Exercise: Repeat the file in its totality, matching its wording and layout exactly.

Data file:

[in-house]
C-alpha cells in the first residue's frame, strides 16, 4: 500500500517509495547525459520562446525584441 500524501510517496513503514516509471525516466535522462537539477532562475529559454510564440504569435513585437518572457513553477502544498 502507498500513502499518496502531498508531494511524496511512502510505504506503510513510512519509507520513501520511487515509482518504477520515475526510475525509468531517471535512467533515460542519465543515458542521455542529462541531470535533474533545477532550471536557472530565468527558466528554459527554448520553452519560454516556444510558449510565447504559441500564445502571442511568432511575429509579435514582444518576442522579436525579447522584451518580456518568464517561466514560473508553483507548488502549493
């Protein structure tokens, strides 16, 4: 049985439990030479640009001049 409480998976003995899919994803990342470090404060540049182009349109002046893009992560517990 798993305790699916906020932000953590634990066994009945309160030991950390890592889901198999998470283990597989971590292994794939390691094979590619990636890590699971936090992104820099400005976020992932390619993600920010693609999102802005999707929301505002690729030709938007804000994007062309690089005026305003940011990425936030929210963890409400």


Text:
[in-house]
C-alpha cells in the first residue's frame, strides 16, 4: 500500500517509495547525459520562446525584441 500524501510517496513503514516509471525516466535522462537539477532562475529559454510564440504569435513585437518572457513553477502544498 502507498500513502499518496502531498508531494511524496511512502510505504506503510513510512519509507520513501520511487515509482518504477520515475526510475525509468531517471535512467533515460542519465543515458542521455542529462541531470535533474533545477532550471536557472530565468527558466528554459527554448520553452519560454516556444510558449510565447504559441500564445502571442511568432511575429509579435514582444518576442522579436525579447522584451518580456518568464517561466514560473508553483507548488502549493
């Protein structure tokens, strides 16, 4: 049985439990030479640009001049 409480998976003995899919994803990342470090404060540049182009349109002046893009992560517990 798993305790699916906020932000953590634990066994009945309160030991950390890592889901198999998470283990597989971590292994794939390691094979590619990636890590699971936090992104820099400005976020992932390619993600920010693609999102802005999707929301505002690729030709938007804000994007062309690089005026305003940011990425936030929210963890409400």